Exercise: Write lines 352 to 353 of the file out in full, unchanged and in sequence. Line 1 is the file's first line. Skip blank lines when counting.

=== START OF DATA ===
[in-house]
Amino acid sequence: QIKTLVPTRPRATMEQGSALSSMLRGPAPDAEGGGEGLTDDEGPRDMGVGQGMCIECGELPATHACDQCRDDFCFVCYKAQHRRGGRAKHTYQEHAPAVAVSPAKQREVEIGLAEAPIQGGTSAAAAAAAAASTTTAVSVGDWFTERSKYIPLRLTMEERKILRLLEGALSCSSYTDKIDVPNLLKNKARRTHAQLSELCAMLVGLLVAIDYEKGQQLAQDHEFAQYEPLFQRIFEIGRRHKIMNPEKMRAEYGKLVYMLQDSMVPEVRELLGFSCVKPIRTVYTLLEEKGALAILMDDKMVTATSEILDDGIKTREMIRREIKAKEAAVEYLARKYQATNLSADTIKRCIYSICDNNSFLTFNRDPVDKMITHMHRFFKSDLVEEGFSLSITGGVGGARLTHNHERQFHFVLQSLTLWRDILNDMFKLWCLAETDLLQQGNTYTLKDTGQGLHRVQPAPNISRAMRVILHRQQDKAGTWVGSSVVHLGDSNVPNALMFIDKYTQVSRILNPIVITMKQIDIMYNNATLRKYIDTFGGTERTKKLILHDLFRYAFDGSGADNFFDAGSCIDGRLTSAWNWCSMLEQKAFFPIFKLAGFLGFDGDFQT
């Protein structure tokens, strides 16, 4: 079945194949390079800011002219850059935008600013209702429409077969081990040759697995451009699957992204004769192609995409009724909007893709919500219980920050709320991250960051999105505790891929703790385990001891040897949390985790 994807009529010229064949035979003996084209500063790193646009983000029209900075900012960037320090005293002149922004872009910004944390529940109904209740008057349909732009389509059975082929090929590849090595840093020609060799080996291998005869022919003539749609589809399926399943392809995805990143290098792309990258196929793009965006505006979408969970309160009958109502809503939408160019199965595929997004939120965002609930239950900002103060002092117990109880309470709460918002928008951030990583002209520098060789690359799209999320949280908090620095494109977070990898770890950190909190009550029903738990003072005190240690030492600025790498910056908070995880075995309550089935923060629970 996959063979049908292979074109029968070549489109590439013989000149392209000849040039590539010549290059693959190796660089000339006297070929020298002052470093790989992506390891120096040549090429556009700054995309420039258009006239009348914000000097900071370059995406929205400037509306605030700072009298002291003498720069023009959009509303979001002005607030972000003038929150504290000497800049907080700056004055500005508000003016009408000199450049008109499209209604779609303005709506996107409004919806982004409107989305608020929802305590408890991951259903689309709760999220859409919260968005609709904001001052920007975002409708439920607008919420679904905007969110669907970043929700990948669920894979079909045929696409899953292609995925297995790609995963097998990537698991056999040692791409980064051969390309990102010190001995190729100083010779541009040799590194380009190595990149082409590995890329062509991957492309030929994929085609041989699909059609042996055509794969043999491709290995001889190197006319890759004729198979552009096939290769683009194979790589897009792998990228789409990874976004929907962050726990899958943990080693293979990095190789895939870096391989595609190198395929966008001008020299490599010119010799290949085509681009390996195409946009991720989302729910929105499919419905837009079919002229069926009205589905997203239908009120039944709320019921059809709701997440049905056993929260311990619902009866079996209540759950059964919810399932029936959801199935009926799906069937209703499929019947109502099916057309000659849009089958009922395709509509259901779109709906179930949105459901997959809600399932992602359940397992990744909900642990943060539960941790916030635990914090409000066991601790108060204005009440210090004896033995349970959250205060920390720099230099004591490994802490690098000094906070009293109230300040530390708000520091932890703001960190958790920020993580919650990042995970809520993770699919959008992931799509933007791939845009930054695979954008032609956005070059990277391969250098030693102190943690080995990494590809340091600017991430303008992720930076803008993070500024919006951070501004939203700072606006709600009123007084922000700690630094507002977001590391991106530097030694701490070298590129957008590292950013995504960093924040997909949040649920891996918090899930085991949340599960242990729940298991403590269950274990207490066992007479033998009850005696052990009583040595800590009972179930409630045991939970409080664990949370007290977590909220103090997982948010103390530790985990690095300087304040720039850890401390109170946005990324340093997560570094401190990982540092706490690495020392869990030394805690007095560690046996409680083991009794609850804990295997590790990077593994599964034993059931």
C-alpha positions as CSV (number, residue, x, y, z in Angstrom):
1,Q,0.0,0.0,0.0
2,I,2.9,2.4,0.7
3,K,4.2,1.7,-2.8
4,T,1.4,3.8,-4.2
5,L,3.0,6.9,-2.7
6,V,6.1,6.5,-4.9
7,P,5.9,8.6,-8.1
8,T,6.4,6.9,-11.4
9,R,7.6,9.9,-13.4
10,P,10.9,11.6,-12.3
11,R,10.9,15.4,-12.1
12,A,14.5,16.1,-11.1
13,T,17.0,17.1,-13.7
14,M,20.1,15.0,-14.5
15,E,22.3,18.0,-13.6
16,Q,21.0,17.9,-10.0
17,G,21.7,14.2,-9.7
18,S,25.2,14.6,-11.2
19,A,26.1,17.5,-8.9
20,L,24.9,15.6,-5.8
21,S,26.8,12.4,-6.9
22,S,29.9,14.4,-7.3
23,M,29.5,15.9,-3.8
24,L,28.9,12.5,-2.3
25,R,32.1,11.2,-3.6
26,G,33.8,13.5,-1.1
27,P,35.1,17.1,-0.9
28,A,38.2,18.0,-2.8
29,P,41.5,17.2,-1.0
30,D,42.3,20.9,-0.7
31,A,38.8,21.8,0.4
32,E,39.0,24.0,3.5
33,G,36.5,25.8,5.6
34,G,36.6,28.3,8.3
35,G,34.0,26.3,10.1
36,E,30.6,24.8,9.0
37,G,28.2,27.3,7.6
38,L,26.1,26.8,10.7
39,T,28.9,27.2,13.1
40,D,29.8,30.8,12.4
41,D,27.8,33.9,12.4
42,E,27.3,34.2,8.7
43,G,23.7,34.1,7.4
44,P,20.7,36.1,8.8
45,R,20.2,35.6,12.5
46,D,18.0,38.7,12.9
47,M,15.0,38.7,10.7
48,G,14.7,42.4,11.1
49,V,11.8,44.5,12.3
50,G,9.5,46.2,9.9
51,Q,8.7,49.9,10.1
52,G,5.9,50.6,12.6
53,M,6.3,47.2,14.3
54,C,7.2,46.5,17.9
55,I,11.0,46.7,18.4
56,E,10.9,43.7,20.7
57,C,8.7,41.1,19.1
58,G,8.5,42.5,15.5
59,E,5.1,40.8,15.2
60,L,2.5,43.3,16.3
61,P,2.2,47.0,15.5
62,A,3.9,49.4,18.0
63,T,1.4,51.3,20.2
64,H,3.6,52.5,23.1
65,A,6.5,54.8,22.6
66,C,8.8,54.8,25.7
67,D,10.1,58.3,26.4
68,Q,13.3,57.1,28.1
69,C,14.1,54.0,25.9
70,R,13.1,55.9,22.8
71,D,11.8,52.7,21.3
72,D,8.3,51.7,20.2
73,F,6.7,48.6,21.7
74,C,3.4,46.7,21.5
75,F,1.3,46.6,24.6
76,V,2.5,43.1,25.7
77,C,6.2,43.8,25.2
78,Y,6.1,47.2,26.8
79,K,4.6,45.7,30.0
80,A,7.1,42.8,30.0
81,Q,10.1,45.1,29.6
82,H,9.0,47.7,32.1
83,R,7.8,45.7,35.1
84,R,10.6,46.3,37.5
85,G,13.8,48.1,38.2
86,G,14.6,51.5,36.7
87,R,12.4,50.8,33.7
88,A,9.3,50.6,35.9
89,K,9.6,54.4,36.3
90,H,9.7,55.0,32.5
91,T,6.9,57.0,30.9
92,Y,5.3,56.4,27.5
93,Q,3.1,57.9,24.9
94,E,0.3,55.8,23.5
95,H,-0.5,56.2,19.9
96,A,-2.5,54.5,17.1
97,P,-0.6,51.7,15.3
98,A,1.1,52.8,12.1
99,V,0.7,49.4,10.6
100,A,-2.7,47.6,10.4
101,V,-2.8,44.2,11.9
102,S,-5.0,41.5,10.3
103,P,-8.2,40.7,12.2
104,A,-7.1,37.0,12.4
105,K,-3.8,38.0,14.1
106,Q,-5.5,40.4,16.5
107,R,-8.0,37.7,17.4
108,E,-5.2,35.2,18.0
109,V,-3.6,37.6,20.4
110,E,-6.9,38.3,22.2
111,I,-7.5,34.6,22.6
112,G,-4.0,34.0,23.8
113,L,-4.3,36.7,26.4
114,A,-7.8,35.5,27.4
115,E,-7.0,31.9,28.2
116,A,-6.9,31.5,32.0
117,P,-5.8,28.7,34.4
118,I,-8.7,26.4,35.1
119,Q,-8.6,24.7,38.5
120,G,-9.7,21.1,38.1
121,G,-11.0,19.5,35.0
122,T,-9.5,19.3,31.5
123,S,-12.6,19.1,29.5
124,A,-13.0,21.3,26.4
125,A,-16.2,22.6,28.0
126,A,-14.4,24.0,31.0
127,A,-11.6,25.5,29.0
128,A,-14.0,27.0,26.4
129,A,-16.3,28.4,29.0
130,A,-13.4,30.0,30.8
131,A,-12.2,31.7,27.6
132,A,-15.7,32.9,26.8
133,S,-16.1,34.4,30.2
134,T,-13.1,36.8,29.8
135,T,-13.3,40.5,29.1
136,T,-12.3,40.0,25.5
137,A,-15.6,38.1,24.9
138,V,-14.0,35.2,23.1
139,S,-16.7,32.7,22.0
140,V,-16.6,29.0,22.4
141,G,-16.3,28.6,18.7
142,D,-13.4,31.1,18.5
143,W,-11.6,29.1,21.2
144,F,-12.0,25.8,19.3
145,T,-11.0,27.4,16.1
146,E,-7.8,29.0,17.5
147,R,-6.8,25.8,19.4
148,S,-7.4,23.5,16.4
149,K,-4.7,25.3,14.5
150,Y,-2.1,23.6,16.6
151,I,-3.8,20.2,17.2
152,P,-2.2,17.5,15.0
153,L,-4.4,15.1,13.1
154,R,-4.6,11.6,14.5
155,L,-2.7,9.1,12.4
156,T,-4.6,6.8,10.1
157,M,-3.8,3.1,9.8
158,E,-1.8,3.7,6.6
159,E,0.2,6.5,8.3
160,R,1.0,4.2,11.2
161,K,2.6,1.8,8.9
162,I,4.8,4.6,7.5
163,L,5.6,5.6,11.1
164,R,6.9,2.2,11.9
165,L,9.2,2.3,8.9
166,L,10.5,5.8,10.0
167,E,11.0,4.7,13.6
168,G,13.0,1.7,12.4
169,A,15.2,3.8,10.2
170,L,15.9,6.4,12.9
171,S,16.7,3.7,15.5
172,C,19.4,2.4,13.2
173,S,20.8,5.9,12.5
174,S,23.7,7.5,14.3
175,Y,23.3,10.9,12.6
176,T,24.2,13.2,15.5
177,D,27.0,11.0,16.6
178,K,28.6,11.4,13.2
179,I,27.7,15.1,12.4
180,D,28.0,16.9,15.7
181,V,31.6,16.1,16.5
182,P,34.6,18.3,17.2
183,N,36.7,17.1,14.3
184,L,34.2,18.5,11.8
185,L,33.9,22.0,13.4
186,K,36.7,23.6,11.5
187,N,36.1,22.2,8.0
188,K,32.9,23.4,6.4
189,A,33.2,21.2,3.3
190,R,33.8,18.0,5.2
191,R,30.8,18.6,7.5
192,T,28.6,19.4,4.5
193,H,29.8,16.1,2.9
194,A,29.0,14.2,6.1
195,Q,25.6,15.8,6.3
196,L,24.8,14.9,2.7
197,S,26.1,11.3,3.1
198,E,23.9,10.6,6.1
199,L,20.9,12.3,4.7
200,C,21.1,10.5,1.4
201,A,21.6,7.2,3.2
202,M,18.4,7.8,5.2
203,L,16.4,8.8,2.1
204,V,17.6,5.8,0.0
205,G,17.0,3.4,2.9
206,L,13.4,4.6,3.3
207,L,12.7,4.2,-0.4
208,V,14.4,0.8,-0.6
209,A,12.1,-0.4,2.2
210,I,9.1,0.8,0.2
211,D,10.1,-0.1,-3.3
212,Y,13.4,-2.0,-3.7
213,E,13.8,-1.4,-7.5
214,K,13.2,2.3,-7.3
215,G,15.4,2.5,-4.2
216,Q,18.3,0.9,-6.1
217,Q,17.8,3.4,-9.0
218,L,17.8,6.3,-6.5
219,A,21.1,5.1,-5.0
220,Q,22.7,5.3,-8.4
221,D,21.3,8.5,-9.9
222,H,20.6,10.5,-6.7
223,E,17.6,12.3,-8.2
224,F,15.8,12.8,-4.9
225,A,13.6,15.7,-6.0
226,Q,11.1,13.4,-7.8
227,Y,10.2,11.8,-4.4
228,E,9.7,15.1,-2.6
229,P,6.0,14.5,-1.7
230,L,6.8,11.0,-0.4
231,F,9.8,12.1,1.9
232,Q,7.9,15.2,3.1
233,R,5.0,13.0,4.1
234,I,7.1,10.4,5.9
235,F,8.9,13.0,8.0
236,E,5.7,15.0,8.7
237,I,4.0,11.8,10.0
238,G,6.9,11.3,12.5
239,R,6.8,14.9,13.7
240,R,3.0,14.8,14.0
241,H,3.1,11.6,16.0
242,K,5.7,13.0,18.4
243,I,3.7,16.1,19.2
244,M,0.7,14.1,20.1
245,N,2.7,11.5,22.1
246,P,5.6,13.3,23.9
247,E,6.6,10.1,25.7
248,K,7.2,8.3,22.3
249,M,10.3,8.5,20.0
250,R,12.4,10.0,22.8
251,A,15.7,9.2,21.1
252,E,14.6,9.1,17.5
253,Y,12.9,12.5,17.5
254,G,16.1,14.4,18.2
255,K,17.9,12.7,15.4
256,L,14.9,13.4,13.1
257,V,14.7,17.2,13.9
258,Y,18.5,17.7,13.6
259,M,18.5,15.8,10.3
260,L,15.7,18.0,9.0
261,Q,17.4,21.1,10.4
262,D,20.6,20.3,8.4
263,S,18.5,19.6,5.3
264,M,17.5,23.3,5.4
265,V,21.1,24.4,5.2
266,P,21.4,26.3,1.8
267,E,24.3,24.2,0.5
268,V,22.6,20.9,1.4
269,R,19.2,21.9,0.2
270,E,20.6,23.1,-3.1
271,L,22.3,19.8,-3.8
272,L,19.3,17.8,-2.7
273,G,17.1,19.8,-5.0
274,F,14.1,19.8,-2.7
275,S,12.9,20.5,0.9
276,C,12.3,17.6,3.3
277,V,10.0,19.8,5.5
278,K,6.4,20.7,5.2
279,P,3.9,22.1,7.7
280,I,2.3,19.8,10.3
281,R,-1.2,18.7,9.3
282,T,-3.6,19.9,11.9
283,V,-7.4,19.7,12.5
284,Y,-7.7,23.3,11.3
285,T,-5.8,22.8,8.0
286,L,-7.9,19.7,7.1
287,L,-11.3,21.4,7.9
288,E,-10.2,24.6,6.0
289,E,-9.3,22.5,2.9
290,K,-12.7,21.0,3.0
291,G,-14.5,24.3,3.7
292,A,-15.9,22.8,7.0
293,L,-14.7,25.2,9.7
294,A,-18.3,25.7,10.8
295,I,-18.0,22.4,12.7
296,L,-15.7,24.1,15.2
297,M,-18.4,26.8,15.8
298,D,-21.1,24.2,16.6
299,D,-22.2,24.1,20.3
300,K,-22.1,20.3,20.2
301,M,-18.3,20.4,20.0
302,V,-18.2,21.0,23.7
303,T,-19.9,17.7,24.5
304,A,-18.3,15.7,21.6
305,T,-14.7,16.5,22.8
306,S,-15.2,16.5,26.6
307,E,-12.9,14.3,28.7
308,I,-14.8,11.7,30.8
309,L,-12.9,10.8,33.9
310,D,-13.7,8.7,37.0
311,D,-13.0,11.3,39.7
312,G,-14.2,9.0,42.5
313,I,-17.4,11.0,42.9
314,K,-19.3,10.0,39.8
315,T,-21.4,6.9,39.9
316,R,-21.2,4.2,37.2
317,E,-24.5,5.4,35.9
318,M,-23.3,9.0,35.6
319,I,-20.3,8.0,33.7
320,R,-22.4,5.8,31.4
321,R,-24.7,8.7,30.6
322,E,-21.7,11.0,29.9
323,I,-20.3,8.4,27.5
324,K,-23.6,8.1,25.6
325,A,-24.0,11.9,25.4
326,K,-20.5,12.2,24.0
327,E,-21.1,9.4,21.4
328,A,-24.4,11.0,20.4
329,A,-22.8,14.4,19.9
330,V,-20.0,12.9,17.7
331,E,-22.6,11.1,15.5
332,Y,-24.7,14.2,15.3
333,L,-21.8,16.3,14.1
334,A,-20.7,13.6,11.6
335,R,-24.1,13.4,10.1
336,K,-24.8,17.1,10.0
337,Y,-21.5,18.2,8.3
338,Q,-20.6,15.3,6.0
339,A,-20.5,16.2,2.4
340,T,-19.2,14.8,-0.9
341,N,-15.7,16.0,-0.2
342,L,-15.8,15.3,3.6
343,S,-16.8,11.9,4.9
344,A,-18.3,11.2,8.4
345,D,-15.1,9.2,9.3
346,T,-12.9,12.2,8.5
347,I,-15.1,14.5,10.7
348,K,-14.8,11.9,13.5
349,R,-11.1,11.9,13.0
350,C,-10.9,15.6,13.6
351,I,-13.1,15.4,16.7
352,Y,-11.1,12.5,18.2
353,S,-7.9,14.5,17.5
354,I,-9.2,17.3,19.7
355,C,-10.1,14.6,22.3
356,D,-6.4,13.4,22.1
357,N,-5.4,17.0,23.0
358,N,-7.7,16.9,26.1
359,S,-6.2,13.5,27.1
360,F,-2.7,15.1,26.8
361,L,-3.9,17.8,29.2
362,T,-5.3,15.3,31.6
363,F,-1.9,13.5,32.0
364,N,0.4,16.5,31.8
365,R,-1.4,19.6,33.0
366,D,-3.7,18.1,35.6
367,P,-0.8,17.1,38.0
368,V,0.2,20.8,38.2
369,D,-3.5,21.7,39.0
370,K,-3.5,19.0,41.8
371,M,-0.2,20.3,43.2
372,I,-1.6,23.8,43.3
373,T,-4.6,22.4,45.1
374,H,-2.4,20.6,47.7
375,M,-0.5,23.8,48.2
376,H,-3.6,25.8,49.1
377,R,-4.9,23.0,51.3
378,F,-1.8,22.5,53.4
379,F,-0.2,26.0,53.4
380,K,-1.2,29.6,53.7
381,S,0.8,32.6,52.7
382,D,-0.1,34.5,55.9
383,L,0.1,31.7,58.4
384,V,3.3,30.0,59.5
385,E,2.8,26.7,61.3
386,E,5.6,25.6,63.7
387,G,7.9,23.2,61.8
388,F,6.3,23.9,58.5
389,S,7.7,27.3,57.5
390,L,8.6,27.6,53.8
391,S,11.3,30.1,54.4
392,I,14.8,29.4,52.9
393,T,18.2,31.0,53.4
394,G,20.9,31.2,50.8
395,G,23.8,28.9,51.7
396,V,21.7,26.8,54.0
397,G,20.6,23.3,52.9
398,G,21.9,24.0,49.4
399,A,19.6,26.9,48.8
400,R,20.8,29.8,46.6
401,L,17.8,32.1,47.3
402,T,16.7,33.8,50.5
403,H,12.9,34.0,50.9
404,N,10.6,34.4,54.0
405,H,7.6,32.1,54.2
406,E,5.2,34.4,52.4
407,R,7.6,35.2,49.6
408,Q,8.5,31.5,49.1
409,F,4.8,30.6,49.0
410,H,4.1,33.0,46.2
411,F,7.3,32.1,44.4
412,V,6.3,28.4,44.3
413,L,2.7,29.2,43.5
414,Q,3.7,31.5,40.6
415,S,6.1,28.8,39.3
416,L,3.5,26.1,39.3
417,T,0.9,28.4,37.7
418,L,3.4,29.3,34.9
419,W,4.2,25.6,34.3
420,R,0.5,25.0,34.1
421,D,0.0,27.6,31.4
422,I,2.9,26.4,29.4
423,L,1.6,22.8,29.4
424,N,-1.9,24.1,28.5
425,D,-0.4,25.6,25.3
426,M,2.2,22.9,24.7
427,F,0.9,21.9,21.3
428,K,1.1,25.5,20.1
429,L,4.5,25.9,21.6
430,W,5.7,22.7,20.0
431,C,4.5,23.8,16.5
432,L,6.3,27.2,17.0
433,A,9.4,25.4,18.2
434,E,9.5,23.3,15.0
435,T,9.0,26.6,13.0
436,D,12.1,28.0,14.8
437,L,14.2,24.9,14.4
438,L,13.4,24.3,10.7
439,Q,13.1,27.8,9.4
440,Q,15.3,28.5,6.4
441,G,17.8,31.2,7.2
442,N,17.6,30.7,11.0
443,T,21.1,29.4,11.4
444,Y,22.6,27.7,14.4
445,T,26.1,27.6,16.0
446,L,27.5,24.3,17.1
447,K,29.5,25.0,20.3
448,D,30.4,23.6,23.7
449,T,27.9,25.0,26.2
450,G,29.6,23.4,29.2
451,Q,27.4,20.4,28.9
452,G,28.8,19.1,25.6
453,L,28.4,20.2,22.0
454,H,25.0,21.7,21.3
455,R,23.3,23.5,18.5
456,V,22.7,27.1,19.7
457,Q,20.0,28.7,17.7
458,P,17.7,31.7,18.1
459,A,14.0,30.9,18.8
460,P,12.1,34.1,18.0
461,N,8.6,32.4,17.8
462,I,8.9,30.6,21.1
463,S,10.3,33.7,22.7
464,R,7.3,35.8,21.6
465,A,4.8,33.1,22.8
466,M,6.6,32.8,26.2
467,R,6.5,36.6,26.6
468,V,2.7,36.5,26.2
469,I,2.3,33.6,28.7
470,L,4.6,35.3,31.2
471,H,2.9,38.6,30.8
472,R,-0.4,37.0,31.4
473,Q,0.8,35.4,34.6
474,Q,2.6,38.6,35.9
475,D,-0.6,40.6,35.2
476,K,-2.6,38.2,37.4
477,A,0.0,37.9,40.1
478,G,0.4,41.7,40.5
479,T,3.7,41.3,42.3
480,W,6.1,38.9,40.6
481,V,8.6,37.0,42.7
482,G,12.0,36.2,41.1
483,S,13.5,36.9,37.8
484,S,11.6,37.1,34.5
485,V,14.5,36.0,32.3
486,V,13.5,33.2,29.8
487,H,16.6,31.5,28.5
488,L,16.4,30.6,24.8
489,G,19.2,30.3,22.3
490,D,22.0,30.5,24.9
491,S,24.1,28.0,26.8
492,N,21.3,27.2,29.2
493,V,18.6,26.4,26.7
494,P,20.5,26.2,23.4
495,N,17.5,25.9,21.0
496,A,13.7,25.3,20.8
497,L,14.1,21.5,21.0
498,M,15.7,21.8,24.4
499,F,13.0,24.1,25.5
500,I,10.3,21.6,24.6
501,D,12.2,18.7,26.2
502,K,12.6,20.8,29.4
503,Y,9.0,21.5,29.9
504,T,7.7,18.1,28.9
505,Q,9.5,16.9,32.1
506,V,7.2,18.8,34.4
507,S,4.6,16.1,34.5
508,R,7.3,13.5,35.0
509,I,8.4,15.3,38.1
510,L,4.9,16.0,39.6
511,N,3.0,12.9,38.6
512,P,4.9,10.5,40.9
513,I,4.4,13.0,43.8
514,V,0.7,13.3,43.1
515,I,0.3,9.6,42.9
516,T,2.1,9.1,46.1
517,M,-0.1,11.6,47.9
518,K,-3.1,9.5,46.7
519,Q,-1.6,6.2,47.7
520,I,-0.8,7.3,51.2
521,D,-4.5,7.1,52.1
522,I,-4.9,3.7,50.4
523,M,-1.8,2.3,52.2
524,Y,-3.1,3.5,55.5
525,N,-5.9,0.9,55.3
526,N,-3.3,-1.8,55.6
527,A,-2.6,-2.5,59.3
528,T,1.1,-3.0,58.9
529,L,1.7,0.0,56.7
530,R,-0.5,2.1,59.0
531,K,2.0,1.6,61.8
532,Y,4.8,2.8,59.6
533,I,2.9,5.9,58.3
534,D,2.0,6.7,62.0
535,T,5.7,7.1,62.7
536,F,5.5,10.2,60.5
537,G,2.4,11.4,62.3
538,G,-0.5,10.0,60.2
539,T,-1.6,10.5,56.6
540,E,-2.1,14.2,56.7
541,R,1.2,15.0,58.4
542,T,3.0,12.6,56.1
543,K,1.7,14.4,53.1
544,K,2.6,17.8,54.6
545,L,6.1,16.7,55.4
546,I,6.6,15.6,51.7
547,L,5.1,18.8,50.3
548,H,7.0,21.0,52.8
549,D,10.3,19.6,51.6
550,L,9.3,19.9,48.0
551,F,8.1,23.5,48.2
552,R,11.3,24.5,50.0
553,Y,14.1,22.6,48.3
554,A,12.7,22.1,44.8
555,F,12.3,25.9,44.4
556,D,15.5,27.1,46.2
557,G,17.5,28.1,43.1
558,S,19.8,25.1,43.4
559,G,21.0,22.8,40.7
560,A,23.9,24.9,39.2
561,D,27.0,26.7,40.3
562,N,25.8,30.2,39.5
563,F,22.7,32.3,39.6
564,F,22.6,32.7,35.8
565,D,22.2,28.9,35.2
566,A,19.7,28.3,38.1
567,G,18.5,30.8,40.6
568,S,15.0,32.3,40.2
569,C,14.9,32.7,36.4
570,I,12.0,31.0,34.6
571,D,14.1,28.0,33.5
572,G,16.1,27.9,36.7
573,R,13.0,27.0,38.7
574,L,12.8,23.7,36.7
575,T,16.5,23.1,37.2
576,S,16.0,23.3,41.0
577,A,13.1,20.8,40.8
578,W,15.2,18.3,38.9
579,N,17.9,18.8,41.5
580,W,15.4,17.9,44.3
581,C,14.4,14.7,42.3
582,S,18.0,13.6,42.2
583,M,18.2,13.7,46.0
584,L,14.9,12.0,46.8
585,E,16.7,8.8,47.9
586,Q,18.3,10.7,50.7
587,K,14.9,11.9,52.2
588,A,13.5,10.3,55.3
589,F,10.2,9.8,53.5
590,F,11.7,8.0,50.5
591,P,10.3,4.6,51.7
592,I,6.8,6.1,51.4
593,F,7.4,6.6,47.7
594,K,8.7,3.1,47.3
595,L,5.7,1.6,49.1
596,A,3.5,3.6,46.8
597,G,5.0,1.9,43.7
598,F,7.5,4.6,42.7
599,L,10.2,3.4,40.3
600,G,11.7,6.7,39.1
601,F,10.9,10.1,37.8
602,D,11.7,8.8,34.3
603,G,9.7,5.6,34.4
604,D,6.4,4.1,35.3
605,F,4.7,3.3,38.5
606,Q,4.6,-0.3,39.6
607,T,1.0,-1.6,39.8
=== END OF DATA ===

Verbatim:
348,K,-14.8,11.9,13.5
349,R,-11.1,11.9,13.0